When you hear that Tom DeLonge has released a 700+ page epic surrounding Unidentified Aerial Phenomenon, and it’s only part one in a series, and the latest in a potential multi-media empire, you’d be forgiven for feeling a little anxious.
Talking to EW, Tom said, “This is not just a book. This is not just Tom talking about UFOs again, laughing about it with his fans. This is Tom representing 10 people that are of the highest rank and office within the Department of Defense establishment and they are asking me to communicate something that they see as the utmost national security issue that has ever existed.”
Blurring the lines of fiction and non-fiction, DeLonge and co-writer AJ Hartley have ended up writing one of the quickest 700 page reads you’ll get through. There’s the pilot who faces an inexplicable system override and finds himself in a shift of career; a woman who travels the world for good causes off her father’s money, who comes home to his apparent suicide and is swept up in a world of big numbers; then there’s the writer for Debunktion, a website for taking down the world’s wildest conspiracy theories.
And then there’s Jerzy. A book of his detailing his life from 1939 Europe, World War II and the Nazis – a book people would kill for. Bit by bit, the stories start to unravel in past and present, with a few added perspectives in the sixties thrown in at just the right time for good measure.
It’s a four-pronged thriller, and by the time you say “One more chapter…” and get to the end, you see which story picks up next and then make the same promise. The research shows. At one point I chose a random name just to see where the name had come from and found myself delving into his Wiki page, reading about his work in aeronautics in World War II before moving to the USA. I’d hasten a guess I could pick several names at random and find their lives woven into his story equally as well.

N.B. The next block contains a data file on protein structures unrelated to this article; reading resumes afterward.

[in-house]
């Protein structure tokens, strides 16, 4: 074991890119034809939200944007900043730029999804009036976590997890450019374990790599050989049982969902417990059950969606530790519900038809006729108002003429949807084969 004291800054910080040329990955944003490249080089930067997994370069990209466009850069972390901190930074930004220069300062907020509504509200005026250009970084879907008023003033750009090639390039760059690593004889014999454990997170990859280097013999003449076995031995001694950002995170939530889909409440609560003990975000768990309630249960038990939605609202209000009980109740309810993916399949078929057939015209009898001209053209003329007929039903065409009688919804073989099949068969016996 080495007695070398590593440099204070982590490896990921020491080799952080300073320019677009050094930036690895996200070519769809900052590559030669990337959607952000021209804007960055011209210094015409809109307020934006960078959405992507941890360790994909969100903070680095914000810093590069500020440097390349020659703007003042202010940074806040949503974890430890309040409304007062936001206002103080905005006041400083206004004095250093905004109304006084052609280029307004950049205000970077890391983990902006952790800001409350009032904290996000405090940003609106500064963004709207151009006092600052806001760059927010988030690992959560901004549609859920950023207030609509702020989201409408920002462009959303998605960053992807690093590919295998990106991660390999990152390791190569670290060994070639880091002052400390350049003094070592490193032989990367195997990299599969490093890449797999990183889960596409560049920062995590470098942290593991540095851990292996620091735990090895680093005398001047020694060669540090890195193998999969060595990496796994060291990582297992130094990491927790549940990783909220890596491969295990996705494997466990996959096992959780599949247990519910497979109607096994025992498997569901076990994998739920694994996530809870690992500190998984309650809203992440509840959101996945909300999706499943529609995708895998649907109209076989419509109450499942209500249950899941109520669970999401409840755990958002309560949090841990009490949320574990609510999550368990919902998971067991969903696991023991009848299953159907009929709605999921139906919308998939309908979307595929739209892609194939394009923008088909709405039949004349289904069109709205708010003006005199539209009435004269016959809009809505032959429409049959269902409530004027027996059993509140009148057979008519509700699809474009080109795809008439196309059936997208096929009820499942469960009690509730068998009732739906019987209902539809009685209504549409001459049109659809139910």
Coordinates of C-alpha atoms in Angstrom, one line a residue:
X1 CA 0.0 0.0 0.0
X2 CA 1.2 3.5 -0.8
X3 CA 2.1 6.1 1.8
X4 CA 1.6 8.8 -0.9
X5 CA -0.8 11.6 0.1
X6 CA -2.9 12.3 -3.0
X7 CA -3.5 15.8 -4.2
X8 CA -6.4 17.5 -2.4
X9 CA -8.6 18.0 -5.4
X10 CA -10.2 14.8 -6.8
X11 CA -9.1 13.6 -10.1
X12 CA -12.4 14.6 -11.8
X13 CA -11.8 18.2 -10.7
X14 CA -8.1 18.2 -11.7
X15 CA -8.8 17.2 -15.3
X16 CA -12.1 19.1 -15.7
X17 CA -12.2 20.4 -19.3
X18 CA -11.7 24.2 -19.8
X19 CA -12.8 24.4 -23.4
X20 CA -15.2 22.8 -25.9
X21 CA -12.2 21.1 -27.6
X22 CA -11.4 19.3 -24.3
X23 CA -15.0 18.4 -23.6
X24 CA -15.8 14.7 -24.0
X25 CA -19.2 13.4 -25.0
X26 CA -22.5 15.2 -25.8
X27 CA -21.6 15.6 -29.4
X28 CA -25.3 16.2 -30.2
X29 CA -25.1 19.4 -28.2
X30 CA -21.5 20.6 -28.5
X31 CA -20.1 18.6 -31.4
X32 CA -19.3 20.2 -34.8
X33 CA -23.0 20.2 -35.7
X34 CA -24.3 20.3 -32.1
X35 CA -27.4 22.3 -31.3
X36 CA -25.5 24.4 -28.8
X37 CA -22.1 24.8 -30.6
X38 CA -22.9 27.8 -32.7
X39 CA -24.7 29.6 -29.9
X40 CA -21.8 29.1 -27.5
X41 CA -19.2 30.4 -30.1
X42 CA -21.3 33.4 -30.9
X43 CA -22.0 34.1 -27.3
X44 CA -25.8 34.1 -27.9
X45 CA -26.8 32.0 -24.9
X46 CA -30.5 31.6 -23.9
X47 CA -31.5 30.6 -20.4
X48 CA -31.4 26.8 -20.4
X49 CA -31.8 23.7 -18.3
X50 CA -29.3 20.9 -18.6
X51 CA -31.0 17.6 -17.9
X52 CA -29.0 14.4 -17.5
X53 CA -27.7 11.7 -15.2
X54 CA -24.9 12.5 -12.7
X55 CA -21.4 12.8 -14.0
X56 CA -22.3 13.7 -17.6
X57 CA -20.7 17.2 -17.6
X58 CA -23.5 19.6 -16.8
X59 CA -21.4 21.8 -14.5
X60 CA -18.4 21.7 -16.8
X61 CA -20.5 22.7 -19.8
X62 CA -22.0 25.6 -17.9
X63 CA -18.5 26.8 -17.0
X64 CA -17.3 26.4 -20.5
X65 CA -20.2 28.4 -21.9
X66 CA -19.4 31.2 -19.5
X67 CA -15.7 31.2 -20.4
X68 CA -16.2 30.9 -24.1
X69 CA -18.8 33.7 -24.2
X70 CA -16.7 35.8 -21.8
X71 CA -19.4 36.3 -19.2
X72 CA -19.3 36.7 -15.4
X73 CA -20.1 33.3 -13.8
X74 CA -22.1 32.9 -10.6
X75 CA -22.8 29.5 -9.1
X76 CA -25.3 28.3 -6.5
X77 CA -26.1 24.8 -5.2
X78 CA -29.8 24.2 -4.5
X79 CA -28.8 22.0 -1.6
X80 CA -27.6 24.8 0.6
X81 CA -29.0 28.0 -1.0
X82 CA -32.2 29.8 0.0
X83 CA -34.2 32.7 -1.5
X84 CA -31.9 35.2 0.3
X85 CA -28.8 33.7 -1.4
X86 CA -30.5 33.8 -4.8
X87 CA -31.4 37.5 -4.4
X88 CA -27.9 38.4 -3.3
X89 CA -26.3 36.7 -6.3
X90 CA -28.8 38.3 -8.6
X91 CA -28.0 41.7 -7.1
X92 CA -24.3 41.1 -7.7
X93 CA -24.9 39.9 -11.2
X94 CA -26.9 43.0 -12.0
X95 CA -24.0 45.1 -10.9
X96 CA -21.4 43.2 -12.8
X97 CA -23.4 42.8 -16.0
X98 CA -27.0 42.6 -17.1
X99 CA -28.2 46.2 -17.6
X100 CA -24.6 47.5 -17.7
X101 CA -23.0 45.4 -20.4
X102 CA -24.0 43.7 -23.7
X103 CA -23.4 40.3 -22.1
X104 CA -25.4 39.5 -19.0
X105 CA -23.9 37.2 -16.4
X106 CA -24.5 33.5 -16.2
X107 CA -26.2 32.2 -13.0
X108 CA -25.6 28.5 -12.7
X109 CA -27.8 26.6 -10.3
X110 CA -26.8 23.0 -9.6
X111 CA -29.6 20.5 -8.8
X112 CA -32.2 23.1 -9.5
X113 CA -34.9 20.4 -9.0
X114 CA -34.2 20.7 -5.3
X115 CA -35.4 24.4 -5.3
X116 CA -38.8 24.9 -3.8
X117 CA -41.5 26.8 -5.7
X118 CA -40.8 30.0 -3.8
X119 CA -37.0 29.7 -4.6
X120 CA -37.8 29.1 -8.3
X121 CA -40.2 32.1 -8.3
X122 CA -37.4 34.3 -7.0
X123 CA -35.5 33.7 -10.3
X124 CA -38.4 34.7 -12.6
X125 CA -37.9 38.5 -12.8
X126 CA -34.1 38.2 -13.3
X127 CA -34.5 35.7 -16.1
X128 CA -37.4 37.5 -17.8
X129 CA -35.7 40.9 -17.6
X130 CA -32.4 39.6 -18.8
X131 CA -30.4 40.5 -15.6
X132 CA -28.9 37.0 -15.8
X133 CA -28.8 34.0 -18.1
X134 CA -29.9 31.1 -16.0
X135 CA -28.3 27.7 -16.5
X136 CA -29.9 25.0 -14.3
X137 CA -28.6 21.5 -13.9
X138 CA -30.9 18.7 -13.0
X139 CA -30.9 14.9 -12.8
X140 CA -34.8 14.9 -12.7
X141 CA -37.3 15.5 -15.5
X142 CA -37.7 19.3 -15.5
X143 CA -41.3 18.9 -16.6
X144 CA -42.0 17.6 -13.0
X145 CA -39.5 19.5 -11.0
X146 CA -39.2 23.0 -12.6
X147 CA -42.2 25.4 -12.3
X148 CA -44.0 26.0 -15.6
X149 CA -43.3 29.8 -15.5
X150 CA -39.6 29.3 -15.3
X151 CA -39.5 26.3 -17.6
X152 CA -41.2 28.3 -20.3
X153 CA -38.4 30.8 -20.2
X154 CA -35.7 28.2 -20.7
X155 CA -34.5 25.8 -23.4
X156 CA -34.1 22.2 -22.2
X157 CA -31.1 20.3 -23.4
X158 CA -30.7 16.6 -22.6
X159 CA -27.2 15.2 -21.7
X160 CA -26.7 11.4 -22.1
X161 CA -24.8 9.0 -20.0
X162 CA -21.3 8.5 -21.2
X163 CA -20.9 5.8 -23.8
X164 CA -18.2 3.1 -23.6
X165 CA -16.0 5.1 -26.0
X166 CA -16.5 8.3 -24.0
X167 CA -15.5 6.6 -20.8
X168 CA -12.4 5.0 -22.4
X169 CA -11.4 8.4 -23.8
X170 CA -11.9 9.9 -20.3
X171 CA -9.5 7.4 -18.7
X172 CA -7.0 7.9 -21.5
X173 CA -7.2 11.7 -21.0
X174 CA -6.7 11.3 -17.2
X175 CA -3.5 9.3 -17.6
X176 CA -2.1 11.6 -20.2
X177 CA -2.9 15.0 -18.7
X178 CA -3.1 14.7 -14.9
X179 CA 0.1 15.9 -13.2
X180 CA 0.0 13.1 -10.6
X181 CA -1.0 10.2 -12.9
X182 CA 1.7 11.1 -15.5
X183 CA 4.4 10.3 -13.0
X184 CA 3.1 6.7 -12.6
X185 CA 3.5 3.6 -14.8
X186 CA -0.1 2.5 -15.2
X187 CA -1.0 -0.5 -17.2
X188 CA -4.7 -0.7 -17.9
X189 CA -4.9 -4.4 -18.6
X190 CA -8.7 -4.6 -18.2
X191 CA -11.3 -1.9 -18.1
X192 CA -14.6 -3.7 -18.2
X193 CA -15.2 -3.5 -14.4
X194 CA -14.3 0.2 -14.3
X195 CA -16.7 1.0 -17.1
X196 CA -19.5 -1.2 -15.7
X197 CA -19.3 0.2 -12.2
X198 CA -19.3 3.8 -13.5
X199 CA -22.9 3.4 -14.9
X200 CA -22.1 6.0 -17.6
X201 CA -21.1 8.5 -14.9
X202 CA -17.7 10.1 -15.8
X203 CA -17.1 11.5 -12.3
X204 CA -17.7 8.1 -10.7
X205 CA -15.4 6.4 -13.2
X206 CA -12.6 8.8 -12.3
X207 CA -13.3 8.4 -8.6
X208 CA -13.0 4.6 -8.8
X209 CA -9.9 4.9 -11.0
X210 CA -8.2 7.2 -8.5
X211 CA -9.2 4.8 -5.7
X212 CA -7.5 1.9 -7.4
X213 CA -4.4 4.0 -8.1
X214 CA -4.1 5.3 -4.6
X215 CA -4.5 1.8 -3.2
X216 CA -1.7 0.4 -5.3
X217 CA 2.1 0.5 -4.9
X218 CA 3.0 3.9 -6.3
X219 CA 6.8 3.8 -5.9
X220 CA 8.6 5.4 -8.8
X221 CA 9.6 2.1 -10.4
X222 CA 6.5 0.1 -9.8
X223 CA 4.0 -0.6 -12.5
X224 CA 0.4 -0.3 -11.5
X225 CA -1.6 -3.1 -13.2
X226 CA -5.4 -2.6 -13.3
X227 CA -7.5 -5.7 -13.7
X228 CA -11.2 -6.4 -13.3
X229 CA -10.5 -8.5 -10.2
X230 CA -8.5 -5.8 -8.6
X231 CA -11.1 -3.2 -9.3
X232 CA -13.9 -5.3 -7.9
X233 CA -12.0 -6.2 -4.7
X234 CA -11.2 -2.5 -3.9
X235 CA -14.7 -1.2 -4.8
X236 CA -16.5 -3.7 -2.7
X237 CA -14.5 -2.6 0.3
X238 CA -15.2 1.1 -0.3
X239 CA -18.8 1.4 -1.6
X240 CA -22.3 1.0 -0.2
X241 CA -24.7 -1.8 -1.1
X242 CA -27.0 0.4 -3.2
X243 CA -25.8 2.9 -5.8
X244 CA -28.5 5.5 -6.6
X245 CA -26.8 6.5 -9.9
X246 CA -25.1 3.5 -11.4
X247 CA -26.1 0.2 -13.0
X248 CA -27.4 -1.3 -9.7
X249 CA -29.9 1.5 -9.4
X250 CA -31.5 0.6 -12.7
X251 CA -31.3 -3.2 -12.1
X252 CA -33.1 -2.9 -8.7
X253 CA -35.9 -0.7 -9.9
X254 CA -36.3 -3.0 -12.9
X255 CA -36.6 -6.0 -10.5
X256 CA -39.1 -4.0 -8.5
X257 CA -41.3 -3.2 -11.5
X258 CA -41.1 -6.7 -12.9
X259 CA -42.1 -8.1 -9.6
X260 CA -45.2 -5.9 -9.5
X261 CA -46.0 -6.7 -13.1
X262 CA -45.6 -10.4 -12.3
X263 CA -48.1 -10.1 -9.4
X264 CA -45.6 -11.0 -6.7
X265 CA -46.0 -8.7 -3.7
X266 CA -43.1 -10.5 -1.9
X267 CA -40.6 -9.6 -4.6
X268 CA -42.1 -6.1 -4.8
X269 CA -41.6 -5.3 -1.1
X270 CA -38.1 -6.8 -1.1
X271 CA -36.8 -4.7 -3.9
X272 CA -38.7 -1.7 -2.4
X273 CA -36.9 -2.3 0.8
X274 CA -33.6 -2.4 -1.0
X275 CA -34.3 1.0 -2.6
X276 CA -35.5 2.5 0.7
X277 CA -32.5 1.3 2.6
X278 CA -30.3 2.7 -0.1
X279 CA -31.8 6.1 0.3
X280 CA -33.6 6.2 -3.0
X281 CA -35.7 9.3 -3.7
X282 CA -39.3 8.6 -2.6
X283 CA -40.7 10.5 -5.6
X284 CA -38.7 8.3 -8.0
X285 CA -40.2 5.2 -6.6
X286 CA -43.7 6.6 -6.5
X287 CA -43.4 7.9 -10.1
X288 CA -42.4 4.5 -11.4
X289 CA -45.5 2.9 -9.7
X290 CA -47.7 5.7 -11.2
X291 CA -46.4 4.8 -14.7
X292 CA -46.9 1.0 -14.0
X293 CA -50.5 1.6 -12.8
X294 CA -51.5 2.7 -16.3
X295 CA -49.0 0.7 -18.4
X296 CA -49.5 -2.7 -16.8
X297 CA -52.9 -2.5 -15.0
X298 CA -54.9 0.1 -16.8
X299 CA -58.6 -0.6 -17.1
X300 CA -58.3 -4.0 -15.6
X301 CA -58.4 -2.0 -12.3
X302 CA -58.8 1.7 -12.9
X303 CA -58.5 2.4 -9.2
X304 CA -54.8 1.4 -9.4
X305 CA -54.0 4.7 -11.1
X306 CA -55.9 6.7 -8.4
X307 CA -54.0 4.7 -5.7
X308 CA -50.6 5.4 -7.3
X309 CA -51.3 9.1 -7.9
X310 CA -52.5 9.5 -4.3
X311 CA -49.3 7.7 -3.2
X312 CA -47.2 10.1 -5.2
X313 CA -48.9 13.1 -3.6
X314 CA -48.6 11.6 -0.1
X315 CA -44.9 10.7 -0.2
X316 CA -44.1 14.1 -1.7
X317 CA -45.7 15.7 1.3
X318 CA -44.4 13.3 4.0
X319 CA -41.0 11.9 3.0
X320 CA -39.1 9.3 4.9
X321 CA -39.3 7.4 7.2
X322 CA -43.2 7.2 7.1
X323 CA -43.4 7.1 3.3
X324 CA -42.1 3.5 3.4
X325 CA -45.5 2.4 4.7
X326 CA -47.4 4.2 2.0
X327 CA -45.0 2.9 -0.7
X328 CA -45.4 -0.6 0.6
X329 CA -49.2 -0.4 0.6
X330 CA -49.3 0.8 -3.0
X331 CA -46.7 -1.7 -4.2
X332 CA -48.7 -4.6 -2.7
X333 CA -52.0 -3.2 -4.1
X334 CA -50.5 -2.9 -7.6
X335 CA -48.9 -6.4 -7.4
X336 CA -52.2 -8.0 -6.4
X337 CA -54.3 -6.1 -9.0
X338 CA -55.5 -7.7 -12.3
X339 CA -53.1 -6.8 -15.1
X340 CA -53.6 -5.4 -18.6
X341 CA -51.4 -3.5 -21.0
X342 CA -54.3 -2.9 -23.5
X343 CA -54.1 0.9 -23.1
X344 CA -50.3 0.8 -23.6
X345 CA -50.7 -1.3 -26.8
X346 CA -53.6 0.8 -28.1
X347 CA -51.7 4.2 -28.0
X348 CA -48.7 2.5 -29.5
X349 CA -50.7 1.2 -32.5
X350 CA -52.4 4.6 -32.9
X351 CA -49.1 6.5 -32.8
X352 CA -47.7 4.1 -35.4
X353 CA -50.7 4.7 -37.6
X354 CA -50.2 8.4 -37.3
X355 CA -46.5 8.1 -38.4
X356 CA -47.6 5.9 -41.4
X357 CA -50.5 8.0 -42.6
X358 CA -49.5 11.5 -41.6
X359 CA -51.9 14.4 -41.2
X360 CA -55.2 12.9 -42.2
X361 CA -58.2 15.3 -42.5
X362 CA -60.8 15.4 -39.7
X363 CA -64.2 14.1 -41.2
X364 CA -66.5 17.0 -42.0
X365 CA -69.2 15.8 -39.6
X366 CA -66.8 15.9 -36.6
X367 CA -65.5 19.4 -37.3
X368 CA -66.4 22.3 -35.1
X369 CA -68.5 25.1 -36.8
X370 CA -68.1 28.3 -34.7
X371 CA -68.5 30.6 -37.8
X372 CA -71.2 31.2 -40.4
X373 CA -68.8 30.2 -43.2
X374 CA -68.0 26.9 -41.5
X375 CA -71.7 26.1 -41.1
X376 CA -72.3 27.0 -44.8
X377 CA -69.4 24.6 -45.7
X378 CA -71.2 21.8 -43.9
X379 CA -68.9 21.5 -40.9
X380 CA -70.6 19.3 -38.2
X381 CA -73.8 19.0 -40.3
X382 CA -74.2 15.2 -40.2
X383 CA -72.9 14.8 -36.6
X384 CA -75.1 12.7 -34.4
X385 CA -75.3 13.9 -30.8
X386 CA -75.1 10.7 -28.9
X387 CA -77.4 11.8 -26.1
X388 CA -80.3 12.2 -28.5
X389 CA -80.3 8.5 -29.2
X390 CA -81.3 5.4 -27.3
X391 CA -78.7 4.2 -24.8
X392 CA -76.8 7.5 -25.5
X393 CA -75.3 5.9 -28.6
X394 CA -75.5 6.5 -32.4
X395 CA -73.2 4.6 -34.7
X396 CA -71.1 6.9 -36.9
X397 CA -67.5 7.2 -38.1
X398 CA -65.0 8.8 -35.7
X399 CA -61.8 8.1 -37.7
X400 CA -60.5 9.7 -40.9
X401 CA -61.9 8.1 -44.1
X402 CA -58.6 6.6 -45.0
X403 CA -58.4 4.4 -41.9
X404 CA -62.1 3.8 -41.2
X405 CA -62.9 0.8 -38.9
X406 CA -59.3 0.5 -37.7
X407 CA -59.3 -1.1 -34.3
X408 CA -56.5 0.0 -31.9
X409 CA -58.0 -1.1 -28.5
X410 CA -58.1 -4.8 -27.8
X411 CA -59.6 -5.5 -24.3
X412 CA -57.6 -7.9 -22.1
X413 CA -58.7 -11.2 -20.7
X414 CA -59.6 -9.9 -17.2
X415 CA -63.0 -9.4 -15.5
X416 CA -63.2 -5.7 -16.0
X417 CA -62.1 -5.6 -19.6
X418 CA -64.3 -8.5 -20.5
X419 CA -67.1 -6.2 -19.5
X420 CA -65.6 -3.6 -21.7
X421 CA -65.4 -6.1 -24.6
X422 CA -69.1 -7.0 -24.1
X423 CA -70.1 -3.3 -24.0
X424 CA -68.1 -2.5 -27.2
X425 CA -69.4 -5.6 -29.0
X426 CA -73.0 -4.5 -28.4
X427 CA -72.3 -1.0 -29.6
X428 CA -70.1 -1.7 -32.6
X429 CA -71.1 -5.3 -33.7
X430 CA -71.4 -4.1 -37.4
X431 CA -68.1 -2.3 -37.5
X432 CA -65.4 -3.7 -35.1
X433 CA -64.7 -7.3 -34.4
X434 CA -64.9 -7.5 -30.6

Writing-wise, though, Tom doesn’t do subtlety. Comments like Feels like a metaphor after an obvious parallel of setting to mood is the kind of thing that comes up time and time again. He doesn’t so much plant clues as put them under a spotlight with LED flashing arrows pointing to them with IMPORTANT. IMPORTANT.
The women could use some work too, (“Jennifer sighed. She could play nice like women were supposed to, or she could speak her mind.”), but these little indiscretions are actually tiny when you consider that despite the scale of it, you’ll whizz through it, captivated by four different stories that gradually work their way together.
Sekret Machines can be slow, but never boring. It keeps you reading. It tackles it seriously, and with fun (Men In Black references are always a good thing). So many stories weave together, blending fact and fiction, and falls more in line with government cover-ups, as security issues, than the tin foil hat crew, and in doing so, you’re swept up for the ride. Some may view the world a little more suspiciously after this; I’m not one of them, but I’m still mightily impressed by how this story has woven itself through history to the present day.
tl;dr Question the potential of the world around you, and that not around you, through four stories that will keep the pages turning.
5th April 2016 | To the Stars / Simon & Schuster